1. Introduction:


The CSIR Crime Prevention Research Group (CPRG) is a member of and part of the Driver Group of the Child Justice Alliance and supports the submission of the CJB to this committee.

We commend government for bringing this Bill back to Parliament as it is an essential tool in enabling the rights of children in conflict with the law and therefore had the potential to contribute significantly to a safer South Africa for all.

We will try not to duplicate what is contained in that submission, save to emphasise:

1.1               The need for the Bill to be underpinned by four guiding principles:

1.1.1          All children will be assessed

1.1.2          All children can be diverted

1.1.3          All children will have a preliminary enquiry

1.1.4          No child can be subject to minimum sentencing

1.2               The need for the Bill to return wherever possible to the simplicity of previous drafts, as in its current form it is felt to be overly complicated and thus difficult to implement.


2. The substance of this submission focuses on three aspects:


2.1 Crime Prevention; an essential principle of the CJB


Criminal justice cannot properly be examined in isolation from crime prevention strategies and models.  Confusion about what is crime combating and what is crime prevention is common in SA, not least because responsibility for all matters regarding crime is often placed at the door of the Criminal Justice System and even more specifically at the door of the police. It is important therefore to be explicit about crime prevention as distinct from crime combating, to ensure that crime prevention objectives are met wherever possible in criminal justice policies and strategies.


According to (Lab, 2004:23) “...crime prevention entails any action designed to reduce the actual level of crime and/or the perceived fear of crime”. Further to this “these actions are not restricted to the efforts of the criminal justice system and include activities by individuals or groups, both public and private. Although definitions for crime prevention differ, most definitions integrate the idea of lessening actual crime levels whilst preventing further increase in crime” (Council for Scientific and Industrial Research, 2004a:7). 


Over the past 10 years, South Africa has recorded on average an approximate 2 million serious crimes per annum. Given on the one hand the assumption that over this period many victims have suffered repeat victimisation and on the other the assumption that this statistic represents significant under-recording, it is safe to suggest that at least 1 out of every 5 South Africans, but probably closer to half of all South Africans have directly experienced serious crime over this period.


The impact on our society of the sustained and widespread criminality that we have experienced, should neither be ignored nor under-estimated as a factor in developing, promulgating and implementing criminal justice policies. Typical responses to victimisation are a sense of loss, anger, sadness, anxiety, depression the need for revenge, an inability to look forward with optimism or to commit to long term plans and of course, increased levels of fear. These responses, while legitimate are not conducive to making or supporting policy that promotes restorative rather than purely punitive justice.  The effects are seen rather in an increased demand for more punitive justice approaches, harsher sentencing and even the death penalty. Restorative justice is sometimes mistaken for a “soft” response to crime – it is vital that it is properly understood and valued as a tool that promotes accountability and consequence for the offender at the same time as creating the space for a positive future.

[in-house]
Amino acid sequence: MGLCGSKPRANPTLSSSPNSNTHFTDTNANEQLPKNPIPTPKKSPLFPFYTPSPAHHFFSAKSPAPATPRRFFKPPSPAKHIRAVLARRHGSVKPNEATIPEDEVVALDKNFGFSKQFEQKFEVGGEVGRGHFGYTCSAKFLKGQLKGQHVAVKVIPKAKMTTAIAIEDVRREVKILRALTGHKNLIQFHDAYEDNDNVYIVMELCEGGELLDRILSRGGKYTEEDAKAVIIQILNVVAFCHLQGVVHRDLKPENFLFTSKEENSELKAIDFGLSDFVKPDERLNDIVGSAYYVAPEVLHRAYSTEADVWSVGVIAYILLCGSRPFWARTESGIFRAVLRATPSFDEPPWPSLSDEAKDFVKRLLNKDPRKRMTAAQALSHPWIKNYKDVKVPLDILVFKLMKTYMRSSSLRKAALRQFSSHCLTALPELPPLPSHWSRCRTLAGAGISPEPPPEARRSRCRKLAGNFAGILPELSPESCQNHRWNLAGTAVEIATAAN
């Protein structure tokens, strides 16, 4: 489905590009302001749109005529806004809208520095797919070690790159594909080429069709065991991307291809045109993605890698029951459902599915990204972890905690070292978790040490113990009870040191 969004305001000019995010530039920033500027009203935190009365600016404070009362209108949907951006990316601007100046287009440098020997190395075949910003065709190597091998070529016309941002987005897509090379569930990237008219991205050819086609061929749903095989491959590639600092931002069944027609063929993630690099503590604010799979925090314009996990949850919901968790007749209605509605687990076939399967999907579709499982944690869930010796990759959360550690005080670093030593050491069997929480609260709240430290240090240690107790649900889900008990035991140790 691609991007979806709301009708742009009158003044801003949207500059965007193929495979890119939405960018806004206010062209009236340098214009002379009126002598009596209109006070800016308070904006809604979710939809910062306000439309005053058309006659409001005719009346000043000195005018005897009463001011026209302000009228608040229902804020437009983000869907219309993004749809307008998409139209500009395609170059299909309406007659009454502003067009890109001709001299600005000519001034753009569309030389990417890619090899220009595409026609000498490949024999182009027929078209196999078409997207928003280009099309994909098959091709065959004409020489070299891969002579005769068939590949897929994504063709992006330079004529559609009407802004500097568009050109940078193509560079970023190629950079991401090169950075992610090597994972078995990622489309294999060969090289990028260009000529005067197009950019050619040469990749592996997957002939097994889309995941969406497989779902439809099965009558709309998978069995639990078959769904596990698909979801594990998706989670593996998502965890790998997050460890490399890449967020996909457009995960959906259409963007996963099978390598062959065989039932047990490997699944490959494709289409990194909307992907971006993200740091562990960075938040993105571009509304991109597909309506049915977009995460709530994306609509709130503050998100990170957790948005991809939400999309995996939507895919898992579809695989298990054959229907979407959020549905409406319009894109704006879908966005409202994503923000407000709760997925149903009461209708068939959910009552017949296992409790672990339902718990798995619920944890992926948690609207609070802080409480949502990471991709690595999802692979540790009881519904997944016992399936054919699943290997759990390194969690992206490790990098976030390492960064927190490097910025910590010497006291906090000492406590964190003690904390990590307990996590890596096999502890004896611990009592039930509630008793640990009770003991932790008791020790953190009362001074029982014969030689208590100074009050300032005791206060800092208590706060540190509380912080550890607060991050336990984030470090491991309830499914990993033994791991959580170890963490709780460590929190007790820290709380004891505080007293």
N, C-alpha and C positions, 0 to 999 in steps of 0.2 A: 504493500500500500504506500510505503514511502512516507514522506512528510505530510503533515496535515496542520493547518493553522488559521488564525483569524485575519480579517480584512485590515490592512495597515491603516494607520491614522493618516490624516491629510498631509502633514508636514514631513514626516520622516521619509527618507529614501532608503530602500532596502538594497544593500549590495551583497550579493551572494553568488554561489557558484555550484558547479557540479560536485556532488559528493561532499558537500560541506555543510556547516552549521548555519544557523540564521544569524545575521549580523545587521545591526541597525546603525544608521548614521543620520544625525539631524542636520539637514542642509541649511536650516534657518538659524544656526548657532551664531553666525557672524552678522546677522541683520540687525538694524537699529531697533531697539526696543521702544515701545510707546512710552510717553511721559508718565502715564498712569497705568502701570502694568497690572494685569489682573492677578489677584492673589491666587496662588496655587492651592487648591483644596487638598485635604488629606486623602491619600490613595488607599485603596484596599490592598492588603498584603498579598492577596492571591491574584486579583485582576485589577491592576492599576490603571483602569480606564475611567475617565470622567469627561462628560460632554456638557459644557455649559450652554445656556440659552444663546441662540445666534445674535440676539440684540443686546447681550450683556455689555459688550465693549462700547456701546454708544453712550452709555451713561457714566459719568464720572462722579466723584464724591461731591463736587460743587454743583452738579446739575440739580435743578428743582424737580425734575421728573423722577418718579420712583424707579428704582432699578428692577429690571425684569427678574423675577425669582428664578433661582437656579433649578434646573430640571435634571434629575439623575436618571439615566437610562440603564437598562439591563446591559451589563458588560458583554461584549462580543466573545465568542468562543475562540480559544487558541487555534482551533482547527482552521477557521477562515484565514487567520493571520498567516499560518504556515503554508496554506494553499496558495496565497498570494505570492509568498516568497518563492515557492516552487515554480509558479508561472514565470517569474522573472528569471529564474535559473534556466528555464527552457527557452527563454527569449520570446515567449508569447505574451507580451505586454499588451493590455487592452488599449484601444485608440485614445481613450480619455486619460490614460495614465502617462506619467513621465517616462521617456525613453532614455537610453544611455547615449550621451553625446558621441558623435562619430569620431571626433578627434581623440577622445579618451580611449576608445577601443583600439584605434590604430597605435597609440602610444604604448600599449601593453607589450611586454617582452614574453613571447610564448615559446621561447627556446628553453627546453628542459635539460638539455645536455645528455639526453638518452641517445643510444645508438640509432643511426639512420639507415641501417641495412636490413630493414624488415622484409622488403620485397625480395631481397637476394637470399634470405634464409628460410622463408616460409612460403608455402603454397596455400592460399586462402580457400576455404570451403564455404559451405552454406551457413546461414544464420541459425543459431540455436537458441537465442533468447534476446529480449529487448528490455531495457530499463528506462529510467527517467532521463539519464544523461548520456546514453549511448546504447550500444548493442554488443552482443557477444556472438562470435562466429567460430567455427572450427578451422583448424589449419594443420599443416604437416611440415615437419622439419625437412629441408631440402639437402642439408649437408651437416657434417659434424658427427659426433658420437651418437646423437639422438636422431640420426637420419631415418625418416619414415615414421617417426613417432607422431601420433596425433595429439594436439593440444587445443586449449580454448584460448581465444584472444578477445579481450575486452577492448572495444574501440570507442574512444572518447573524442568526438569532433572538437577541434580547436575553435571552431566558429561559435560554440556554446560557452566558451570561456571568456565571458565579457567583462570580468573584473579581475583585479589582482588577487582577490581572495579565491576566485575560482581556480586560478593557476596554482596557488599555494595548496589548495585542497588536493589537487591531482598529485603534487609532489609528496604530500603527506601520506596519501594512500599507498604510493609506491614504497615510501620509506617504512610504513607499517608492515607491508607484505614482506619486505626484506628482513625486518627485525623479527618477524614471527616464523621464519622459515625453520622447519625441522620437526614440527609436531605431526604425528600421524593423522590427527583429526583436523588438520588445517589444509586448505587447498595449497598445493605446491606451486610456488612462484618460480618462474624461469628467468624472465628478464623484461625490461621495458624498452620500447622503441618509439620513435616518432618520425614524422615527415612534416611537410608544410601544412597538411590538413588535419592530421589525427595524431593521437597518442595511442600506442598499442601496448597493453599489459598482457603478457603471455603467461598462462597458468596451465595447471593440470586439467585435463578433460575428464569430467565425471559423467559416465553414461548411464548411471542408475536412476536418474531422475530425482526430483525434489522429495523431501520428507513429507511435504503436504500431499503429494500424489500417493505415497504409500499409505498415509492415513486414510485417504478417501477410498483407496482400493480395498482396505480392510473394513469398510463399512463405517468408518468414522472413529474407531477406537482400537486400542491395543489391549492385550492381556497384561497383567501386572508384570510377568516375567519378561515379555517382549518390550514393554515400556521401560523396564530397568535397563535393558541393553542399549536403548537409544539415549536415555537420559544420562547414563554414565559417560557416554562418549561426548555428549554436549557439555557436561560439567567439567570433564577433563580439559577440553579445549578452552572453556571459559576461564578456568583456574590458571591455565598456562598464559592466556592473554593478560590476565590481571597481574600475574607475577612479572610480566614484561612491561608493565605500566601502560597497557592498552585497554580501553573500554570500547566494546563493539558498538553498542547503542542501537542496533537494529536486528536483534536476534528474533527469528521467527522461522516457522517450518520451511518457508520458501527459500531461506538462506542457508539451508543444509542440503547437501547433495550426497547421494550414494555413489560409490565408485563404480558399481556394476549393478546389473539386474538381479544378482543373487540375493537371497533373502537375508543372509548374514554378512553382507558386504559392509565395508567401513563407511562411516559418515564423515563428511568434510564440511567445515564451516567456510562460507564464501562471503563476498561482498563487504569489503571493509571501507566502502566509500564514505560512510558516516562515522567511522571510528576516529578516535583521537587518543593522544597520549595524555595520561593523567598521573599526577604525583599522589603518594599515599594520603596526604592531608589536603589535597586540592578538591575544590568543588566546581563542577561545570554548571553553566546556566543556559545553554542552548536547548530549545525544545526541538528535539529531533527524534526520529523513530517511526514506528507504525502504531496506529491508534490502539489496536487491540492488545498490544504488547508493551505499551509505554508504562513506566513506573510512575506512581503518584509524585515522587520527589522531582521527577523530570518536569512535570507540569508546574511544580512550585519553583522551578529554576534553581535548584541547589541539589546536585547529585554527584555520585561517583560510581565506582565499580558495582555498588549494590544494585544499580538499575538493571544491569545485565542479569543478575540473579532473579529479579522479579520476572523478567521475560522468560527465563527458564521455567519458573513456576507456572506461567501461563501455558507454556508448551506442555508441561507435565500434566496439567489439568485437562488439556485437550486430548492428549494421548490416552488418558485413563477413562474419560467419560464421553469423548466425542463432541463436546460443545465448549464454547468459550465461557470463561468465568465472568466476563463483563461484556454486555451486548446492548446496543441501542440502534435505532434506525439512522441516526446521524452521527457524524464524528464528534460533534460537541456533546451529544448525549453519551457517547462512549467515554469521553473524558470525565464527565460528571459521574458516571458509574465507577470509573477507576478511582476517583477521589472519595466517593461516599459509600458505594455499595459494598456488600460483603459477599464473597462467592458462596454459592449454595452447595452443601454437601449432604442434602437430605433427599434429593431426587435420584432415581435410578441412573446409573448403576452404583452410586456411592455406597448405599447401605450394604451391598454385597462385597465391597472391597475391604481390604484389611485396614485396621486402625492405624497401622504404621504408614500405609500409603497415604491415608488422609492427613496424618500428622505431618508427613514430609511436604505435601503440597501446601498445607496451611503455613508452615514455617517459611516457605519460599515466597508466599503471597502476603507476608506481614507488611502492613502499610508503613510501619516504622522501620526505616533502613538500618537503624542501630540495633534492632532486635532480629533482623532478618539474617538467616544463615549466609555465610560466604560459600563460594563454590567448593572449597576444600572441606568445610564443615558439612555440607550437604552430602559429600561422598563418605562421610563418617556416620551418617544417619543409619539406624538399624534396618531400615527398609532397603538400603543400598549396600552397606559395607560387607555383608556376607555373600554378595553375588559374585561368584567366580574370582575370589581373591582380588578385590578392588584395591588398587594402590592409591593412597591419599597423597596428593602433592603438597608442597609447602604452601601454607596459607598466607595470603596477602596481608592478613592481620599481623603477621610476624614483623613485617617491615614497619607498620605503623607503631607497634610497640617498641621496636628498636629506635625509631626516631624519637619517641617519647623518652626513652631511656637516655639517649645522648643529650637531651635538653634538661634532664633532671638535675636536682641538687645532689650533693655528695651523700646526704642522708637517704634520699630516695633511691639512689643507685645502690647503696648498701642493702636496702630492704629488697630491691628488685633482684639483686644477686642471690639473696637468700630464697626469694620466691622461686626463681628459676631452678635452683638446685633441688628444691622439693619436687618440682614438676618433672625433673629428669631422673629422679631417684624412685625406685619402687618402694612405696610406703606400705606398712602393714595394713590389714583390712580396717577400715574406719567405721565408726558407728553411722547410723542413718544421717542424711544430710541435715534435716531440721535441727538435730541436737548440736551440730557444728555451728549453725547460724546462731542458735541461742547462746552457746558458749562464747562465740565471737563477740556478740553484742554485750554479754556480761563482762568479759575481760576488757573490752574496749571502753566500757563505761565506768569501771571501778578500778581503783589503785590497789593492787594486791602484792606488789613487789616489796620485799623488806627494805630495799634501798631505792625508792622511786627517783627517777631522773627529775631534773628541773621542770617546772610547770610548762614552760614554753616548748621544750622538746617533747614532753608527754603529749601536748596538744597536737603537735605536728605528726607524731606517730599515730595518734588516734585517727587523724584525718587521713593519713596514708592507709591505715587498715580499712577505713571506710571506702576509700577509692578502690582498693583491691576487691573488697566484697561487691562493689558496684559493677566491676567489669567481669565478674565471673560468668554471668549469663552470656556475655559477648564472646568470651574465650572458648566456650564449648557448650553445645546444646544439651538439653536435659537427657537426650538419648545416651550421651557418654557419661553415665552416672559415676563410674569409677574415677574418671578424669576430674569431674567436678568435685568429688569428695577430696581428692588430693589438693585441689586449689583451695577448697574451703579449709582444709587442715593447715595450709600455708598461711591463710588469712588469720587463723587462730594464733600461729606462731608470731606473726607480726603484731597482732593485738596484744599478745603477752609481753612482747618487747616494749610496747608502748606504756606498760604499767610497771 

Crime prevention is not explicitly recognised as being an objective or outcome of the Child Justice Bill, in either the preamble or the body of the Bill and this is seen as an omission. While the focus in on the role of the Child Justice in terms of entrenching

  • “…democratic values, social and economic justice, equality and fundamental human rights and to improve the quality of life of all its peoples and to free the potential of all persons by every means possible; …”


  • “….emphasises the best interests of children, and singles them out for special protection, affording children in trouble with the law specific safeguards…..”

and in so doing aims to establish a special criminal justice system for children in conflict with the law, the Bill is not framed in the context of contributing to a safer South Africa through crime prevention. We argue that this is a missed opportunity.

We submit that there should be an additional paragraph that articulates:

·            “…promotes a safe South Africa for all, by intervening to break the cycle of crime and violence, preventing further criminal activity and victimisation through mechanisms that simultaneously reduce the pressure on the Criminal Justice System”


2.1.2          Breaking the cycle of violence


Sometimes as I listen to people talk about violent youth, I doubt that they really want to understand the dangers that our boys face and to make sense of how their violent acts flow from their experiences in our society. Sometimes it seems that few people really care about hurt little boys who have grown up to be violent teenagers, except as potential threats to the community” (Garbarino 1999:20).

It is recognised that in many cases the victim and the offender are the same person at a different point in a lifecycle. While all victims and bystanders to violence will not go on to offend, research reveals that the overwhelming majority of violent offenders first experience violence as victims or witnesses of violence. (Friedman 1998: 25; Fraser-Moleketi 1998: 7; Nel 1999: 11).


The concept of our society as trapped in a cycle of violence is widely acknowledged. There are two distinct cycles of violence: the first is an immediate cycle where the victim commits a violent offence in response to being the victim of violence. The second is a longer-term cycle that involves more than one generation in violence, where children who are exposed to violence grow up to perpetuate violence.


In intervening for the whole child and not just in response to the behaviour of the child in conflict with the law, the CJB provides an opportunity to address the problem rather than to problematise the child. In so doing it breaks the cycle of crime and violence and initiates a new and more constructive cycle.